I also learned that the portions assigned to the Levites had not been given to them, and that all the Levites and singers responsible for the service had gone back to their own fields. (Neh. 13:10)

A FEW DAYS BEFORE my fiftieth birthday, my family headed to church for our regular small group meeting. When we pulled into the parking lot I saw a lot of cars. I couldn’t figure out why so many cars would be there. Perhaps the volleyball people were there to play.

I went into the church and found the lights off in the fellowship hall where we were supposed to meet. I couldn’t understand why that would be. It was obvious others had gotten there before us; why wouldn’t they have turned on the lights? I walked into the room to turn on the lights and 120 voices yelled “Surprise!” My family had planned (and pulled off) a complete surprise for me. I had drawn the conclusion that there would be no party for me that year. But I was wrong!

Nehemiah could have jumped to conclusions that the singers and Levites were gone because they had lost interest in serving in the temple. However, that would have been completely wrong. Instead Nehemiah asked questions to find out what really was going on, and he was able to draw correct conclusions.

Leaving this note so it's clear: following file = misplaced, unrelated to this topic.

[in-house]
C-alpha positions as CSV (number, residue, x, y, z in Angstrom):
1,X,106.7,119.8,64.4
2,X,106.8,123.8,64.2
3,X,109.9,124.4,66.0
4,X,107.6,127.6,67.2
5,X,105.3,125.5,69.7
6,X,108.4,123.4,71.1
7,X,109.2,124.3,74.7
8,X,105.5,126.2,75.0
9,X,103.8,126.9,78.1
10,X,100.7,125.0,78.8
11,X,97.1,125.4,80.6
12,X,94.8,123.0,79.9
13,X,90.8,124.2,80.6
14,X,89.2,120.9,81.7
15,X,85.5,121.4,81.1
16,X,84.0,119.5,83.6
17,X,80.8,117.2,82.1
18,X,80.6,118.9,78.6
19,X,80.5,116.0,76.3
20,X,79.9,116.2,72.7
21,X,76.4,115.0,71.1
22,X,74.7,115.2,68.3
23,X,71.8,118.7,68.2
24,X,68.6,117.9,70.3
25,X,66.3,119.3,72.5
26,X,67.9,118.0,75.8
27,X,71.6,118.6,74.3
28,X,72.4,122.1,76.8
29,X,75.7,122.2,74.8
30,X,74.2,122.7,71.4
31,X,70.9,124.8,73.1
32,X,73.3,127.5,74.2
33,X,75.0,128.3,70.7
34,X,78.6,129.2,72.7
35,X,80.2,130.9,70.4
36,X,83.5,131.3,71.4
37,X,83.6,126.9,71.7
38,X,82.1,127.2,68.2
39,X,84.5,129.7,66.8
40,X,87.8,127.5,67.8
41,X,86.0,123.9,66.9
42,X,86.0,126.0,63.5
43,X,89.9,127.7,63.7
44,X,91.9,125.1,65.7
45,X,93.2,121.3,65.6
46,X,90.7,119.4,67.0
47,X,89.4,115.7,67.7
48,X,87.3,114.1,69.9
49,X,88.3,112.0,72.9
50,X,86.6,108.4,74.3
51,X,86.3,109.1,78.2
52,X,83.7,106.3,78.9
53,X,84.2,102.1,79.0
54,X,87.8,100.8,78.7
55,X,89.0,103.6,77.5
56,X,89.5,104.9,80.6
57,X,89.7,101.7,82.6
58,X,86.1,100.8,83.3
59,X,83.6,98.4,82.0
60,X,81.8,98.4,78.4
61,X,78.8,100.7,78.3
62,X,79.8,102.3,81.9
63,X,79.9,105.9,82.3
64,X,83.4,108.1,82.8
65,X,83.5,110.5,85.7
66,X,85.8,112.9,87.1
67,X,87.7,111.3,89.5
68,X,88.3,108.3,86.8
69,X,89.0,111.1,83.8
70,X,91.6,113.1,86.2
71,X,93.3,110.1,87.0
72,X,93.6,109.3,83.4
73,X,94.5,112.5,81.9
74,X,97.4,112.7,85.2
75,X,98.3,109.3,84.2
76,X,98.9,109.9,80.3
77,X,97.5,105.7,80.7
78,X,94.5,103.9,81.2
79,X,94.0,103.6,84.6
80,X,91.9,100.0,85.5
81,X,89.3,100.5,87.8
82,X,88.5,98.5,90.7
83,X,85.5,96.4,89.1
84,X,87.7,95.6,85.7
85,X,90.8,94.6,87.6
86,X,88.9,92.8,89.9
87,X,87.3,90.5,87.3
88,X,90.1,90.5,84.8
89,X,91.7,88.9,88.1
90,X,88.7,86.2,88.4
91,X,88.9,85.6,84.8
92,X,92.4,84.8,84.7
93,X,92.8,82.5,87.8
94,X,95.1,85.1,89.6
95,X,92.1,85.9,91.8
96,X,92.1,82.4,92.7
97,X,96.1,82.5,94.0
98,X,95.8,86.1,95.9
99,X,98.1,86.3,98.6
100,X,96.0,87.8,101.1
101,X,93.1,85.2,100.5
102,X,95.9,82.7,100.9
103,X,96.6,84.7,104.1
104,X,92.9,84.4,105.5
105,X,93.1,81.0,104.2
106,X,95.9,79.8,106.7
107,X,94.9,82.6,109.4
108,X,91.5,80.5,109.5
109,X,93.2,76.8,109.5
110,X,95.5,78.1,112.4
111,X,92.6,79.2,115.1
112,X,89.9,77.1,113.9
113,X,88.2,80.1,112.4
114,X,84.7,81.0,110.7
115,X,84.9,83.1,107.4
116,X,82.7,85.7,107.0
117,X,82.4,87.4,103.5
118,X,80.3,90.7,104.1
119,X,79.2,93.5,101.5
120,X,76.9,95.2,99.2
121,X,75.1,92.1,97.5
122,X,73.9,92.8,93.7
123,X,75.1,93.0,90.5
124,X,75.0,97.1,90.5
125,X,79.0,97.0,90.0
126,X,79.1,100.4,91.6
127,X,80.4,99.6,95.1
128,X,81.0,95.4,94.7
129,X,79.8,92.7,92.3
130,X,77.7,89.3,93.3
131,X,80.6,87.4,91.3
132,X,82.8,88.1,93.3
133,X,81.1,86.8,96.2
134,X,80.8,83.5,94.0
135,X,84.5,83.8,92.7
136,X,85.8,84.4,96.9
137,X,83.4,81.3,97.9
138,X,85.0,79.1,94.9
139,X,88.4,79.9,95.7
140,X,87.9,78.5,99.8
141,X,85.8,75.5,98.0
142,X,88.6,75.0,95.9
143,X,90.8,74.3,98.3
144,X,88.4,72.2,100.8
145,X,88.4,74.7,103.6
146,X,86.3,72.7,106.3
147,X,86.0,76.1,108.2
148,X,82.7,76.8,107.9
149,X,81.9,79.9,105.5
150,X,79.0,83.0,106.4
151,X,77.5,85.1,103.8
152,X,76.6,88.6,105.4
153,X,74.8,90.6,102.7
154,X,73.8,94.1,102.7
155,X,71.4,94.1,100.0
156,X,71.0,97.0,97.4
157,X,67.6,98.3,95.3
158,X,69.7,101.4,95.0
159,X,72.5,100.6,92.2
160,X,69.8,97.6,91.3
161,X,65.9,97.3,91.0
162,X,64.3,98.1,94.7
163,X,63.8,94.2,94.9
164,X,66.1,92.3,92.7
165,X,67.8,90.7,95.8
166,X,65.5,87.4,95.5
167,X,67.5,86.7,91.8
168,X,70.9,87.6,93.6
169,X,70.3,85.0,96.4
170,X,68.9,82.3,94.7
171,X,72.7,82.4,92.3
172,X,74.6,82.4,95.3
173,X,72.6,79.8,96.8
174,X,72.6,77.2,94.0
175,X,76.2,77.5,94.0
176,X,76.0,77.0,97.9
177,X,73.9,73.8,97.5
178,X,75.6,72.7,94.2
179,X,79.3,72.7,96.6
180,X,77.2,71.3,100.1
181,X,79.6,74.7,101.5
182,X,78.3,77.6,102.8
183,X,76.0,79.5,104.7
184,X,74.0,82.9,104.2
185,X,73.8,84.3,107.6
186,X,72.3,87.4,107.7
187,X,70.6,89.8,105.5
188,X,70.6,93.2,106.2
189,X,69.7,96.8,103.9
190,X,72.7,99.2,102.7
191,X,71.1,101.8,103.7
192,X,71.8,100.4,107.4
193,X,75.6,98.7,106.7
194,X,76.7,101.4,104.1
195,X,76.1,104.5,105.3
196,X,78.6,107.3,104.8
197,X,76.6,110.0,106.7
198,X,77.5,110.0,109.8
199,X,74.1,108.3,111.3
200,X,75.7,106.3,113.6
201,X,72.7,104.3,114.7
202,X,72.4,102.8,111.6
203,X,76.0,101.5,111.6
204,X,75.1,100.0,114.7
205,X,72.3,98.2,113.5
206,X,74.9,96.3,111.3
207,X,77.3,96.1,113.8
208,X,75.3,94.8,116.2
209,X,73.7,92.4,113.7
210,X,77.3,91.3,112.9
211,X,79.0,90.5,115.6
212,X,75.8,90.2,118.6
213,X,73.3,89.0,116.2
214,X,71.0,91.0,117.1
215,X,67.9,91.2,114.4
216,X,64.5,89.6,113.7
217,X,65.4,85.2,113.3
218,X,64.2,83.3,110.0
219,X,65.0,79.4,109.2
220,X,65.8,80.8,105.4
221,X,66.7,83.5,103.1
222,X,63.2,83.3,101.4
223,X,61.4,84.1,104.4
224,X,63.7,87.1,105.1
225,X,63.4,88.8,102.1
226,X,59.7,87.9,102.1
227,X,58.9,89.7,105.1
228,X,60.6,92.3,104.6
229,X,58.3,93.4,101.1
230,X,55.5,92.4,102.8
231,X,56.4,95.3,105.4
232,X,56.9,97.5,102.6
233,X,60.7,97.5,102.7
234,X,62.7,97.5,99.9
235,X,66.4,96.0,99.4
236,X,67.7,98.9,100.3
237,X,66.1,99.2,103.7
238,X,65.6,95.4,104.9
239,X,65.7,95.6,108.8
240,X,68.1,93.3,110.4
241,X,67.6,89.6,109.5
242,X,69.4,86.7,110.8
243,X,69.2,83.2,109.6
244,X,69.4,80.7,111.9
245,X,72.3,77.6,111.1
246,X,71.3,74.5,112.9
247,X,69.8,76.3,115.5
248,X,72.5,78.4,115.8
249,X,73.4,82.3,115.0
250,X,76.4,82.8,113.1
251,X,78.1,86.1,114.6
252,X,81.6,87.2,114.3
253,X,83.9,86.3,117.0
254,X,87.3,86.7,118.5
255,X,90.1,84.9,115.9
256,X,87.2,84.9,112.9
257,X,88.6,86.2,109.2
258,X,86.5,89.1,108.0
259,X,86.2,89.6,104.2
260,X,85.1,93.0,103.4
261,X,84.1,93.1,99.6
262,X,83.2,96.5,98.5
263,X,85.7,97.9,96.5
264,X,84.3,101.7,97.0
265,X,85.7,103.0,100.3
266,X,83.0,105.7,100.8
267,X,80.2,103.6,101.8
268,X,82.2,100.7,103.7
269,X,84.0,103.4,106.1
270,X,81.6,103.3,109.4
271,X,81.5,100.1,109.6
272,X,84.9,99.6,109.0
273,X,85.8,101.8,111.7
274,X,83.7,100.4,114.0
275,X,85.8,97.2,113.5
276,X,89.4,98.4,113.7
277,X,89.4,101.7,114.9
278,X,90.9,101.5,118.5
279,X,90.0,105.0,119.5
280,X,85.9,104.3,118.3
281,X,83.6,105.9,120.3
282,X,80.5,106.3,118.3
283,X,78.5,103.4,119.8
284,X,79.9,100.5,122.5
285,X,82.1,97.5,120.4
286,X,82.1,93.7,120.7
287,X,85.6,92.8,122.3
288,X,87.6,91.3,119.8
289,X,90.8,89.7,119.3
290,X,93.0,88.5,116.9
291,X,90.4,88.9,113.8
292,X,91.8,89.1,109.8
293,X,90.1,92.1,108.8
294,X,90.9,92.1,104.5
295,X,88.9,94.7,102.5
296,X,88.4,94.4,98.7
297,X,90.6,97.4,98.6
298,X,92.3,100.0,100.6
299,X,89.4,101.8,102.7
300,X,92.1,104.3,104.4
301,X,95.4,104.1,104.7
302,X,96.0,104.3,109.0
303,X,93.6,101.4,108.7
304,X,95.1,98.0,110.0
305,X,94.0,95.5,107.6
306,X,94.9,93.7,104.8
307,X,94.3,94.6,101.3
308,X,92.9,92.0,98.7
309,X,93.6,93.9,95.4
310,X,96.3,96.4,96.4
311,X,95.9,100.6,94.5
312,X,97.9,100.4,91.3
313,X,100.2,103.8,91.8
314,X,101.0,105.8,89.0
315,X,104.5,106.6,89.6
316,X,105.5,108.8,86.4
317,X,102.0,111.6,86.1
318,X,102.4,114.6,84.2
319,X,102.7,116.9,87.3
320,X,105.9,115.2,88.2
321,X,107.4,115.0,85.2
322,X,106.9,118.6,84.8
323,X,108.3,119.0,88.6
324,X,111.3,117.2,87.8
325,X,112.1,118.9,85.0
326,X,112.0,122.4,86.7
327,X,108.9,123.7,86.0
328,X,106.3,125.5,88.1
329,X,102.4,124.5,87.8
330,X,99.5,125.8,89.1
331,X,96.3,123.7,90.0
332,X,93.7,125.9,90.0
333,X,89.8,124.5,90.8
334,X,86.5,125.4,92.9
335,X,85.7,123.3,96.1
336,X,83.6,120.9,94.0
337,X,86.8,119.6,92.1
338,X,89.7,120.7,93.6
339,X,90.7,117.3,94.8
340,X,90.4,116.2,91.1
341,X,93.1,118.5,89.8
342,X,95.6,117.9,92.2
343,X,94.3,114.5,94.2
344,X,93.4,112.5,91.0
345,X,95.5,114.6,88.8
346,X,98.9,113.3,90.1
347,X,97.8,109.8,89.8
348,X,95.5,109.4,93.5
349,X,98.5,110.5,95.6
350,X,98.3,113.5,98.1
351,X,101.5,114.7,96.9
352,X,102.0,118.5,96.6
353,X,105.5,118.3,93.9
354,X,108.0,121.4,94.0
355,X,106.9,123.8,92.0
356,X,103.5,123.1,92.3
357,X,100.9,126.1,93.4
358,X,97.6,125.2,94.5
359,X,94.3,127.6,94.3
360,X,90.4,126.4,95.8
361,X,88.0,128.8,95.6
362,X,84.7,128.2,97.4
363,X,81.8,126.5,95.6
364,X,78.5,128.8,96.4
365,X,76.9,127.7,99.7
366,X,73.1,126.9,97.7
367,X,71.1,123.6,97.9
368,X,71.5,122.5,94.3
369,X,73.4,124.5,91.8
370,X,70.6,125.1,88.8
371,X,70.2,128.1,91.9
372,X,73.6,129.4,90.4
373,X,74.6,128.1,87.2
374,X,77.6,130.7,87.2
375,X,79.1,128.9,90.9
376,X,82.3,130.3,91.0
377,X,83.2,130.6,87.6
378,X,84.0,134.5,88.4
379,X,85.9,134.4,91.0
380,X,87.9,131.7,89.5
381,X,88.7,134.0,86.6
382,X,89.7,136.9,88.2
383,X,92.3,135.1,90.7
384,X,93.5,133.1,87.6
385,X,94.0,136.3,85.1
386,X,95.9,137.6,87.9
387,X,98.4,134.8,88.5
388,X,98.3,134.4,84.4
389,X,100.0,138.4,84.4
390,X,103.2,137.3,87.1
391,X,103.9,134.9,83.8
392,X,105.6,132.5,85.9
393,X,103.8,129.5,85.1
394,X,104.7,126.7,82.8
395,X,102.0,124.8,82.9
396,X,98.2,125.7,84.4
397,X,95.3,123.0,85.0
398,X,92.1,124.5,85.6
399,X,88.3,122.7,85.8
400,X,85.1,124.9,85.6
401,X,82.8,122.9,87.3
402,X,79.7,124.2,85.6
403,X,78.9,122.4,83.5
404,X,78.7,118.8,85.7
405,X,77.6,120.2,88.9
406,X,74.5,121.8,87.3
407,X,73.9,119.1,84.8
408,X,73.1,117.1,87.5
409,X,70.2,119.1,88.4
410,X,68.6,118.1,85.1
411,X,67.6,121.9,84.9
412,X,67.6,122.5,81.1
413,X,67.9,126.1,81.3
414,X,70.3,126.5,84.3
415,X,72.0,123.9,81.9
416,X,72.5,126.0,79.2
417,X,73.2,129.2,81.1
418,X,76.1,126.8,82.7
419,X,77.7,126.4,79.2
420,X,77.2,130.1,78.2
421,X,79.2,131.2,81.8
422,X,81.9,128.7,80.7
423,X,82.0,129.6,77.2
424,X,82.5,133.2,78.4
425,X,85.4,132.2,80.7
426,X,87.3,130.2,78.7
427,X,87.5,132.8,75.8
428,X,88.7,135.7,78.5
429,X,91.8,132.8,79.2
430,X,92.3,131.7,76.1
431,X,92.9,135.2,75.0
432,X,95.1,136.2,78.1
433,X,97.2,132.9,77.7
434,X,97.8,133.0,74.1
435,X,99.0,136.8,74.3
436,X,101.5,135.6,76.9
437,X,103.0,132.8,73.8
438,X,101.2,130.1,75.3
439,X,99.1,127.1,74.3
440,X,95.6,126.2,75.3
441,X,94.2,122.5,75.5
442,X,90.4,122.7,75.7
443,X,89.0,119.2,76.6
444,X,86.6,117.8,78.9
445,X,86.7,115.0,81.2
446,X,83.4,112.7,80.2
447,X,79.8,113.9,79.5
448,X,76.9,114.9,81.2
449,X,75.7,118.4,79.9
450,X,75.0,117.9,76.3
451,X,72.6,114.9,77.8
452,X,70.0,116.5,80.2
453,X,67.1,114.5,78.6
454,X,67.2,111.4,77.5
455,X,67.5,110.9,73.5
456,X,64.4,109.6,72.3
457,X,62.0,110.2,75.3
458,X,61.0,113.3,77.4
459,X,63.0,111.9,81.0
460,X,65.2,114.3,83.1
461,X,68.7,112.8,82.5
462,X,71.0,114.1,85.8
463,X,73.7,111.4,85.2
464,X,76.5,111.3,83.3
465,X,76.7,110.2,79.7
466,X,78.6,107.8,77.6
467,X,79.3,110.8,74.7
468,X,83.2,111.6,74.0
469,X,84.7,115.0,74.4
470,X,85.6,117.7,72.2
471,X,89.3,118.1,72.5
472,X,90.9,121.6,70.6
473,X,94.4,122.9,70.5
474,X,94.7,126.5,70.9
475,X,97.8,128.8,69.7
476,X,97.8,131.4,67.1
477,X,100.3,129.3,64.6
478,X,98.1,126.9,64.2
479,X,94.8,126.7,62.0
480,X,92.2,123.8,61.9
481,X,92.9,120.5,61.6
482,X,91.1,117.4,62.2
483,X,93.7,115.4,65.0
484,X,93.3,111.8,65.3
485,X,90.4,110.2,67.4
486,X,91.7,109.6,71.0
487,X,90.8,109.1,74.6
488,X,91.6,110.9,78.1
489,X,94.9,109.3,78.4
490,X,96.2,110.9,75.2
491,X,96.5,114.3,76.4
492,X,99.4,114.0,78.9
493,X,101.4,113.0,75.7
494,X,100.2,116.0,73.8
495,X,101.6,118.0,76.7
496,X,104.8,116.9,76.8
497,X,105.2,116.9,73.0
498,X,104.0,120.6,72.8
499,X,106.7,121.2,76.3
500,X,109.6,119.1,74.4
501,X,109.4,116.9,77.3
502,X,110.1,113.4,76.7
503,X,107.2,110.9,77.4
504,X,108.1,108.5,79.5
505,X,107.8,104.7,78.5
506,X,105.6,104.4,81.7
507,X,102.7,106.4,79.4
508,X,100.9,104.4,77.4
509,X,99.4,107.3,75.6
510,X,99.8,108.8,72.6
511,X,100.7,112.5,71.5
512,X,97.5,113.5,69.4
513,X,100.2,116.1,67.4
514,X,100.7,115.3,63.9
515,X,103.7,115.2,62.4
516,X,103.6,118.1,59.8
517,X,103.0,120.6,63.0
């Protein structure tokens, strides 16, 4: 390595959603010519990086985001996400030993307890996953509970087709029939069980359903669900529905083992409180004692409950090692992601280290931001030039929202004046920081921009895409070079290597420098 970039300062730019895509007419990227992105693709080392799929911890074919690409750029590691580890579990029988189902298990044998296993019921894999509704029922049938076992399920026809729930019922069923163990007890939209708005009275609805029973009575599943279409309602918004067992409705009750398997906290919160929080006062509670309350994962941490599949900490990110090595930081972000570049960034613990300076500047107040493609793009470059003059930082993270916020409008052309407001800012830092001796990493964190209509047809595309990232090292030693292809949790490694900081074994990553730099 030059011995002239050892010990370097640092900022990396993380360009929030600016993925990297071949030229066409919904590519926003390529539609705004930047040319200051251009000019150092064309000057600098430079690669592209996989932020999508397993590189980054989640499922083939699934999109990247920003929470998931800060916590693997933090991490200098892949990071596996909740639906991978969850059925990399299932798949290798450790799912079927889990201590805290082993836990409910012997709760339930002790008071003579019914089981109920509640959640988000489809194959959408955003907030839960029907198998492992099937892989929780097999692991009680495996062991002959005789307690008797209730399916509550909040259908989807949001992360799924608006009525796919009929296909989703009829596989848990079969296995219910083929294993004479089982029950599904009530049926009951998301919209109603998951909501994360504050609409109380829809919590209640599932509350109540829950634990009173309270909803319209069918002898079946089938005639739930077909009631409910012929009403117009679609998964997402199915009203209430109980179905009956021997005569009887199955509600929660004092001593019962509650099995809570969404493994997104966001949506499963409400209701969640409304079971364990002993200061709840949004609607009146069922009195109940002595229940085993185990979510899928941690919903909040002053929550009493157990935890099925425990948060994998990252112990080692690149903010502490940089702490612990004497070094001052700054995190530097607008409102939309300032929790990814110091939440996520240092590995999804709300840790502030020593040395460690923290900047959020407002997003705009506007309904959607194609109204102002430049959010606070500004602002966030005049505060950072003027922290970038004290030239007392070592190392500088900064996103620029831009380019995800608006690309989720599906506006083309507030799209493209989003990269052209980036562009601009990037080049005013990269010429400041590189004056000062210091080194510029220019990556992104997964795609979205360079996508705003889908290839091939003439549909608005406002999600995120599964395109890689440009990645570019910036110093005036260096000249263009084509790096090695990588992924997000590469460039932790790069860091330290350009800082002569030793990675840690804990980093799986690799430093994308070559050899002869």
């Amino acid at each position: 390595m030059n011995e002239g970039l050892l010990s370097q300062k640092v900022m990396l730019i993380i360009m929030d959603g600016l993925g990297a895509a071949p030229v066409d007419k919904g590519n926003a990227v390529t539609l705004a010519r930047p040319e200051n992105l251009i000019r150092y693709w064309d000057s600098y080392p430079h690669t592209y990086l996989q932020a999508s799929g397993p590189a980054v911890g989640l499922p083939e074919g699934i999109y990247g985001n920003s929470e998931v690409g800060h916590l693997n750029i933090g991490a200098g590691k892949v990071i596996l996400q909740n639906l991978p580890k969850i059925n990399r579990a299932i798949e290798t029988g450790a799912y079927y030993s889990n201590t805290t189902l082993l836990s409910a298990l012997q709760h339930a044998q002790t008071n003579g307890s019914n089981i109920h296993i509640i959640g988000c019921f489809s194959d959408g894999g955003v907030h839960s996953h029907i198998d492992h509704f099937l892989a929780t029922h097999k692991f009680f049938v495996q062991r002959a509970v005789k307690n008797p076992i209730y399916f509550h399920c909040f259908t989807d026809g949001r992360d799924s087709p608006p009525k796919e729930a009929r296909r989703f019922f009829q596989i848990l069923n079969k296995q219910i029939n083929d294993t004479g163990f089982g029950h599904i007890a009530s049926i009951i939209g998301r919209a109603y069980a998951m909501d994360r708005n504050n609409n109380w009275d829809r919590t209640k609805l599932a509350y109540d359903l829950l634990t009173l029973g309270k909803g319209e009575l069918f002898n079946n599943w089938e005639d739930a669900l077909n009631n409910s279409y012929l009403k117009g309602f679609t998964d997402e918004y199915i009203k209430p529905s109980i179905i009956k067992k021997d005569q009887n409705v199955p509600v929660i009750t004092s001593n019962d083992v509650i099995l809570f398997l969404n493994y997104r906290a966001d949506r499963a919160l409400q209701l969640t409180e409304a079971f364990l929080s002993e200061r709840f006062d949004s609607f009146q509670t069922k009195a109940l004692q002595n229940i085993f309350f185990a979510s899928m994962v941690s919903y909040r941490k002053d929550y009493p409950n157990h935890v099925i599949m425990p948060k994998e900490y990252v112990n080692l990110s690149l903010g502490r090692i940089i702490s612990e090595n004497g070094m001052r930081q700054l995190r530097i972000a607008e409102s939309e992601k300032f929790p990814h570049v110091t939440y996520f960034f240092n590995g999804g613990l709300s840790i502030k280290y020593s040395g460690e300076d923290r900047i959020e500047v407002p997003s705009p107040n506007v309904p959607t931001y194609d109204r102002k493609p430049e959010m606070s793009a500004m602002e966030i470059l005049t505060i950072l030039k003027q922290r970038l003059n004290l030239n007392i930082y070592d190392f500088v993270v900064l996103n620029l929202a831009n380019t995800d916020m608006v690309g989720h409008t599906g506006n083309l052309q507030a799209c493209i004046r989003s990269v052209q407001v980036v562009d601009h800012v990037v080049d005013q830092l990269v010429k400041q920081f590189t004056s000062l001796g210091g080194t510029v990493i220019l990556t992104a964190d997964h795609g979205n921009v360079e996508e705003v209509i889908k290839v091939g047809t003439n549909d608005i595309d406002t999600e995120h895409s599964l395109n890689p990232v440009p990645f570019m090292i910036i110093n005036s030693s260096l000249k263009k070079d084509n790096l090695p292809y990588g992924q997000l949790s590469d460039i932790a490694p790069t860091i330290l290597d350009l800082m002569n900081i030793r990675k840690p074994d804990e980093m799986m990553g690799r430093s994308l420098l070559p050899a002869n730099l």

Without the right information to inform us, the conclusions we draw could easily be faulty. Rather than just react to situations, faithful students are willing to ask questions in order to learn the truth.

Ask questions today to clarify a life issue.

Annie Wamberg is a recent empty-nester. She is enjoying the quiet as well as gardening and traveling.